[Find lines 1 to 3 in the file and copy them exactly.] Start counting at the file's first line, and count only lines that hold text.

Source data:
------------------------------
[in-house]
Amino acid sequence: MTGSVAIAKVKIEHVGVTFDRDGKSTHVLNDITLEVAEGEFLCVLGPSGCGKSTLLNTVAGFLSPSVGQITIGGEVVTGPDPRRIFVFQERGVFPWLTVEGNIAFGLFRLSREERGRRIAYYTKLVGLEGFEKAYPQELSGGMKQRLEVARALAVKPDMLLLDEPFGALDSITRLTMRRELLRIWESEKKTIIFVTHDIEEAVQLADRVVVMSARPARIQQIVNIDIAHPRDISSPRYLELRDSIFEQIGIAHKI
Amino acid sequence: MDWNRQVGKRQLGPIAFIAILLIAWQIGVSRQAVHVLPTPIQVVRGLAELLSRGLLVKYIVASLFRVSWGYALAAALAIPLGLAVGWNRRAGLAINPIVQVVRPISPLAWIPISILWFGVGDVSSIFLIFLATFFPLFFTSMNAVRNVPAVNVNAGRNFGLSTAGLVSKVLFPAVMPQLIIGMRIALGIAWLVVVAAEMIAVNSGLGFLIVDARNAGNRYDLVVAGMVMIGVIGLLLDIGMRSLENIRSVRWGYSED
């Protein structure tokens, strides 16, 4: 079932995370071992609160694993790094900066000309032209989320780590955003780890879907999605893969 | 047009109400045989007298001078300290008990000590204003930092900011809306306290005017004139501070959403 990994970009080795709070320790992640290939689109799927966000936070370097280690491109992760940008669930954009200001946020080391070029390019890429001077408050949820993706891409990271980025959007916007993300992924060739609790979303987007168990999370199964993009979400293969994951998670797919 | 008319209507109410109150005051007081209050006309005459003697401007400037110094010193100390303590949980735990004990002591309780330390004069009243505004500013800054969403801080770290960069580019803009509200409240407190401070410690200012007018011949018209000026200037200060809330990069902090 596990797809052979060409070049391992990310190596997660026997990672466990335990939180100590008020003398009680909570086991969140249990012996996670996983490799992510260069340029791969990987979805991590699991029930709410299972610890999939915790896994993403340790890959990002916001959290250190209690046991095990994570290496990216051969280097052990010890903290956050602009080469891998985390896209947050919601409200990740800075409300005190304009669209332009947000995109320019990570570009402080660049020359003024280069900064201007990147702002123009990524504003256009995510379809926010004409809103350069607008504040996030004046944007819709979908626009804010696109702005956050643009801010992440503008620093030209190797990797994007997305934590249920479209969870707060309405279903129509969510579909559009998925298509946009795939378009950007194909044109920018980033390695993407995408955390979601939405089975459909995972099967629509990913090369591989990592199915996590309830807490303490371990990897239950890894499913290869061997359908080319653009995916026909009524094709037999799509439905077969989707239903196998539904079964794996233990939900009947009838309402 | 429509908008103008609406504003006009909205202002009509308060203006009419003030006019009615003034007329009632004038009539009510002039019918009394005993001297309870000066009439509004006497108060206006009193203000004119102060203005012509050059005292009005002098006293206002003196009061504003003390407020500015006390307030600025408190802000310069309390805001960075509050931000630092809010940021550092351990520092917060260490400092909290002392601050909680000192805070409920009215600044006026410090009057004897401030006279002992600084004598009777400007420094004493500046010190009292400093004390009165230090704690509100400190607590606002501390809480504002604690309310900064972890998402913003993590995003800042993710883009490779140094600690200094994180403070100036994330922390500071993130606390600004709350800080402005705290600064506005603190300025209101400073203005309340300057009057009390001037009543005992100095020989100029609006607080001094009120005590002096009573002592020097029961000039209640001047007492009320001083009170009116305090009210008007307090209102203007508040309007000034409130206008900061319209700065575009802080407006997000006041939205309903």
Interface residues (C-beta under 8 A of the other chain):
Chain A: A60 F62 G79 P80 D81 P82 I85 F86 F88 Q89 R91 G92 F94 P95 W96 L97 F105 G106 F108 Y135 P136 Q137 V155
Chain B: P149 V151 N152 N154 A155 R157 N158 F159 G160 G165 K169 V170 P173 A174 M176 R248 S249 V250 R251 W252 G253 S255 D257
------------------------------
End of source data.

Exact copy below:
[in-house]
Amino acid sequence: MTGSVAIAKVKIEHVGVTFDRDGKSTHVLNDITLEVAEGEFLCVLGPSGCGKSTLLNTVAGFLSPSVGQITIGGEVVTGPDPRRIFVFQERGVFPWLTVEGNIAFGLFRLSREERGRRIAYYTKLVGLEGFEKAYPQELSGGMKQRLEVARALAVKPDMLLLDEPFGALDSITRLTMRRELLRIWESEKKTIIFVTHDIEEAVQLADRVVVMSARPARIQQIVNIDIAHPRDISSPRYLELRDSIFEQIGIAHKI
Amino acid sequence: MDWNRQVGKRQLGPIAFIAILLIAWQIGVSRQAVHVLPTPIQVVRGLAELLSRGLLVKYIVASLFRVSWGYALAAALAIPLGLAVGWNRRAGLAINPIVQVVRPISPLAWIPISILWFGVGDVSSIFLIFLATFFPLFFTSMNAVRNVPAVNVNAGRNFGLSTAGLVSKVLFPAVMPQLIIGMRIALGIAWLVVVAAEMIAVNSGLGFLIVDARNAGNRYDLVVAGMVMIGVIGLLLDIGMRSLENIRSVRWGYSED